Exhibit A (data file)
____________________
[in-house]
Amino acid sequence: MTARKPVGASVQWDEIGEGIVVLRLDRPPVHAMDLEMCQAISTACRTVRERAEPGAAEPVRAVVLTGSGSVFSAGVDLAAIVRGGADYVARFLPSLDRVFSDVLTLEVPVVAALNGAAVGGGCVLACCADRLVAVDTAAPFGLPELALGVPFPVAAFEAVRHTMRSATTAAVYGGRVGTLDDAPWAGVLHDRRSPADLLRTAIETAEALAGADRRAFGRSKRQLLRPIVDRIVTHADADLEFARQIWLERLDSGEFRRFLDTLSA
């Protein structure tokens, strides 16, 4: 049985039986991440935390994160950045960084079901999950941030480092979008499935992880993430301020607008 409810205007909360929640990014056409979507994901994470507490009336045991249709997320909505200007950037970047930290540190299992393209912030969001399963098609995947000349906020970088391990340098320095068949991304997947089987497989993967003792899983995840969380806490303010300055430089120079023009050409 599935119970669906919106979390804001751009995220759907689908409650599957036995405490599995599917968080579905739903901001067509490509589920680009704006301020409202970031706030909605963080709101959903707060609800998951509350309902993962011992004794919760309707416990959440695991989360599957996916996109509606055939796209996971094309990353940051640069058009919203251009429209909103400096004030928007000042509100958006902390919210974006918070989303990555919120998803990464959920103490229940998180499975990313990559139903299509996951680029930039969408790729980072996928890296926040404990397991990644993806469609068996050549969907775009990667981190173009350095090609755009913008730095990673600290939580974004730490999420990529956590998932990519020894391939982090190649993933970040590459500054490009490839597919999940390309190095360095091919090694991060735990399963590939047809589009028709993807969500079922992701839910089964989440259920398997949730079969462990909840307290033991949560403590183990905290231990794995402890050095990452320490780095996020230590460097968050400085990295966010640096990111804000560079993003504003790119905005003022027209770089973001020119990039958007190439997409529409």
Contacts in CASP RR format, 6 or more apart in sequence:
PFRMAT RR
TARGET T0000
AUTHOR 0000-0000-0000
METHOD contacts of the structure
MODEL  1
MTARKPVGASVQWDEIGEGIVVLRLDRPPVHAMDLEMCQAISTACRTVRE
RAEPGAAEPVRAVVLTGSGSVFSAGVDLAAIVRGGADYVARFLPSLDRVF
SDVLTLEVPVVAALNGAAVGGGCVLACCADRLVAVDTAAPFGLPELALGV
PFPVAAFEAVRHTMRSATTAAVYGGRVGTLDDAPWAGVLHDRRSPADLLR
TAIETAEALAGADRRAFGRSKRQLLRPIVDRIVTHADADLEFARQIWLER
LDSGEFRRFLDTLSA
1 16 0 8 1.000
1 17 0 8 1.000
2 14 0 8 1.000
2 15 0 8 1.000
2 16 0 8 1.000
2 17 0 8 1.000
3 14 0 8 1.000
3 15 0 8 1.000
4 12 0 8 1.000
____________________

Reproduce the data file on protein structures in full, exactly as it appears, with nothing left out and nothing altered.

[in-house]
Amino acid sequence: MTARKPVGASVQWDEIGEGIVVLRLDRPPVHAMDLEMCQAISTACRTVRERAEPGAAEPVRAVVLTGSGSVFSAGVDLAAIVRGGADYVARFLPSLDRVFSDVLTLEVPVVAALNGAAVGGGCVLACCADRLVAVDTAAPFGLPELALGVPFPVAAFEAVRHTMRSATTAAVYGGRVGTLDDAPWAGVLHDRRSPADLLRTAIETAEALAGADRRAFGRSKRQLLRPIVDRIVTHADADLEFARQIWLERLDSGEFRRFLDTLSA
């Protein structure tokens, strides 16, 4: 049985039986991440935390994160950045960084079901999950941030480092979008499935992880993430301020607008 409810205007909360929640990014056409979507994901994470507490009336045991249709997320909505200007950037970047930290540190299992393209912030969001399963098609995947000349906020970088391990340098320095068949991304997947089987497989993967003792899983995840969380806490303010300055430089120079023009050409 599935119970669906919106979390804001751009995220759907689908409650599957036995405490599995599917968080579905739903901001067509490509589920680009704006301020409202970031706030909605963080709101959903707060609800998951509350309902993962011992004794919760309707416990959440695991989360599957996916996109509606055939796209996971094309990353940051640069058009919203251009429209909103400096004030928007000042509100958006902390919210974006918070989303990555919120998803990464959920103490229940998180499975990313990559139903299509996951680029930039969408790729980072996928890296926040404990397991990644993806469609068996050549969907775009990667981190173009350095090609755009913008730095990673600290939580974004730490999420990529956590998932990519020894391939982090190649993933970040590459500054490009490839597919999940390309190095360095091919090694991060735990399963590939047809589009028709993807969500079922992701839910089964989440259920398997949730079969462990909840307290033991949560403590183990905290231990794995402890050095990452320490780095996020230590460097968050400085990295966010640096990111804000560079993003504003790119905005003022027209770089973001020119990039958007190439997409529409």
Contacts in CASP RR format, 6 or more apart in sequence:
PFRMAT RR
TARGET T0000
AUTHOR 0000-0000-0000
METHOD contacts of the structure
MODEL  1
MTARKPVGASVQWDEIGEGIVVLRLDRPPVHAMDLEMCQAISTACRTVRE
RAEPGAAEPVRAVVLTGSGSVFSAGVDLAAIVRGGADYVARFLPSLDRVF
SDVLTLEVPVVAALNGAAVGGGCVLACCADRLVAVDTAAPFGLPELALGV
PFPVAAFEAVRHTMRSATTAAVYGGRVGTLDDAPWAGVLHDRRSPADLLR
TAIETAEALAGADRRAFGRSKRQLLRPIVDRIVTHADADLEFARQIWLER
LDSGEFRRFLDTLSA
1 16 0 8 1.000
1 17 0 8 1.000
2 14 0 8 1.000
2 15 0 8 1.000
2 16 0 8 1.000
2 17 0 8 1.000
3 14 0 8 1.000
3 15 0 8 1.000
4 12 0 8 1.000